18. IHP Benefits • Permanent Housing: Due to a lack of rental resources, the infeasibility of home repair and replacement housing assistance and the lack of available building contractors in your area, FEMA will have your home rebuilt. • This type of help occurs only in insular areas or remote locations specified by FEMA, where no other type of housing assistance is possible.

  19. FEMA Benefits • Other Needs: Money is available for necessary expenses such as for medical, dental, funeral, personal property, transportation, moving and storage, and other expenses that are authorized by law. • Expedited Disaster Assistance: $2,000.00 to Hurricane Katrina; NOT Wilma • Maximum amount of FEMA assistance in Florida for Wilma according to Palm Beach Post was $27,200. Avg. payment in Palm Beach $2,359

  20. What are the eligibility requirements for FEMA assistance?

  21. Eligibility for Housing needs caused by a disaster • Generally, all the following must be true: • You have losses in an area that has been declared a disaster area by the President. • You or someone who lives with you is a citizen of the United States, a non-citizen national, or a qualified alien.

  22. FEMA Eligibility Requirements • The home in the disaster area is where you usually live and where you were living at the time of the disaster. • You are not able to live in your home now, you cannot get to your home due to the disaster, or your home requires repairs because of damage from the disaster

  23. Eligibility requirements (cont) • You have accepted assistance from all other sources for which you are eligible, such as insurance proceeds or SBA loans. • Repairs or rebuilding may not improve your home above its pre-disaster condition unless such improvements are required by current building codes.

  24. Who is generally ineligible for IHP assistance • You are generally ineligible if: You have other, adequate rent-free housing that you can use (for example, rental property that is not occupied). • Your home that was damaged is your secondary or vacation residence. • Your expenses resulted only from leaving your home as a precaution and you were able to return to your home immediately after the incident.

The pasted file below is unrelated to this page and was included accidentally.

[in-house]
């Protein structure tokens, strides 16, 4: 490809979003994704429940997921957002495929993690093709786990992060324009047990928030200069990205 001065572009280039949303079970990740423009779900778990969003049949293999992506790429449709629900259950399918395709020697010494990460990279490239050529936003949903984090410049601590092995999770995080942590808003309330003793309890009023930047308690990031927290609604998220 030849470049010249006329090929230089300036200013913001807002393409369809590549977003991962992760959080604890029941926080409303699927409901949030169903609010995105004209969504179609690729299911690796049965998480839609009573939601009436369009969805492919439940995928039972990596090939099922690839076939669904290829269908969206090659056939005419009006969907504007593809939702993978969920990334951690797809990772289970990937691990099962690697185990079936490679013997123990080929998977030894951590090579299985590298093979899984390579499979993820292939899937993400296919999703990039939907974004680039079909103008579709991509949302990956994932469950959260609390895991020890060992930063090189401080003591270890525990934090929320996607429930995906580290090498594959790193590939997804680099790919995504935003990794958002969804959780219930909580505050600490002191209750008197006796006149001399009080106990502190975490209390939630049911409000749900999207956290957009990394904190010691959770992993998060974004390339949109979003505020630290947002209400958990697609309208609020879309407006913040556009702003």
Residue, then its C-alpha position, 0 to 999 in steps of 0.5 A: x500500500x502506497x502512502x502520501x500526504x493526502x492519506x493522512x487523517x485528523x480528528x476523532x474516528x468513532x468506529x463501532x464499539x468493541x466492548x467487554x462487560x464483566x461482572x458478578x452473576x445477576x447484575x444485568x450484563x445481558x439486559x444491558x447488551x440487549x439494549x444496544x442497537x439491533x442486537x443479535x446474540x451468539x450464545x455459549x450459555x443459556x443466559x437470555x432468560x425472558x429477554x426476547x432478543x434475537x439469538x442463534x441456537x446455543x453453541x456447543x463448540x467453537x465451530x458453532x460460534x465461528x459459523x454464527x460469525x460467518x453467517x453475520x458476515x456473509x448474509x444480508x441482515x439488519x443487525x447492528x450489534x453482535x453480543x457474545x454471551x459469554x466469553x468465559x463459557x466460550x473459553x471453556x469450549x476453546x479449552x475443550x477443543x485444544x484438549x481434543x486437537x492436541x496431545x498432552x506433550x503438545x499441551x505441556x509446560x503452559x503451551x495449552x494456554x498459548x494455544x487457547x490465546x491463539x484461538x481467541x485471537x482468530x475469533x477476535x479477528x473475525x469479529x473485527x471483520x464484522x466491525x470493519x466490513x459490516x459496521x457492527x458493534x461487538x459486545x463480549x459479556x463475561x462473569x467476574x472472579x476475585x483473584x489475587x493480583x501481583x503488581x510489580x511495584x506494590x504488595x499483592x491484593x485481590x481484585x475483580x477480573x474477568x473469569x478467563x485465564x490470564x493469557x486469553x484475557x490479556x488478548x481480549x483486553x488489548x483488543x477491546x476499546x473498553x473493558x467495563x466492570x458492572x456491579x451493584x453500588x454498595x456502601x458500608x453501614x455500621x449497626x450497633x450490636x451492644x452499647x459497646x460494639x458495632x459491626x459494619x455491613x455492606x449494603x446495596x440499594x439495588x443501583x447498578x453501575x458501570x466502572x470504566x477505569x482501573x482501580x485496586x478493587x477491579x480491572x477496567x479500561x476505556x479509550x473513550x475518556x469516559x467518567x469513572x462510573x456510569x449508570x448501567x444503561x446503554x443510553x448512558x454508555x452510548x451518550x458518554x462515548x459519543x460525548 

25. Deadline for submitting claims • Generally, applications must be submitted within sixty days after the Presidential declaration: • Hurricane Wilma: declared on October 24, 2005—deadline: December 23, 2005

  26. Monies must be used only on eligible expenses identified by FEMA • If you do not use the money as explained by FEMA, you may not be eligible for any additional help and may have to give the money back; • Is usually limited to up to 18 months from the date the President declares the disaster; • Does not have to be repaid; • Is tax-free;

  27. Monies must be used only on eligible expenses identified by FEMA • Are not counted as income or a resource in determining eligibility for welfare, income assistance, or income-tested benefit programs funded by the Federal government; • Are exempt from claims of creditors, such as garnishment, seizure, encumbrance, levy, execution, pledge, attachment, release, or waiver; and • May not be reassigned or transferred to another person.

  28. Cautions on IHP Benefits • You must keep receipts or bills for 3 years to demonstrate how all of the money was used in meeting your disaster-related needs • Before you begin any repairs, check with your local building department to find out what local permits or inspections are required.

  29. While some money is available through IHP, most disaster aid from the Federal government is in the form of loans from the Small Business Administration (SBA) that must be repaid. Applicants to IHP may be required to seek help from SBA first, before being considered for certain types of IHP help. • IHP money may not be spent to cover utilities or other expenses incurred from staying with relatives or friends.

  30. FEMA assistance • You can apply by telephone. Call 1-800-621 FEMA (3362). • You will receive a FEMA application number. FEMA will have a contractor (who is not a FEMA employee but will have a FEMA ID) inspect your premises within approximately 10 days.

  31. FEMA Claims Process • You must be present. An inspection will be done and ownership/occupancy verified. • If eligible you will receive a housing assistance check or direct deposit within 7-10 days with a letter outlining what the money may be used on. • There is no fee for the inspection.

  32. Homeowner’s Insurance FAQ’S REGARDING POLICY ISSUES

  33. FAQ HOMEOWNER’S INSURANCE • Does my homeowners insurance policy cover flood damage? • Generally homeowners’ insurance policies do not offer protection against flood losses. You should check your policy under Section I Exclusions. It would probably be listed under "water damage".

  34. FAQ Homeowner’s Insurance • The insured has replacement coverage for contents under a homeowner’s policy. Some of his property has been stolen. Can the company settle for an amount less than replacement? The company will usually pay the actual cash value for the loss or damage until the property is replaced. Once the insured replaces the damaged property and provides receipts to the company, the company should reimburse the difference.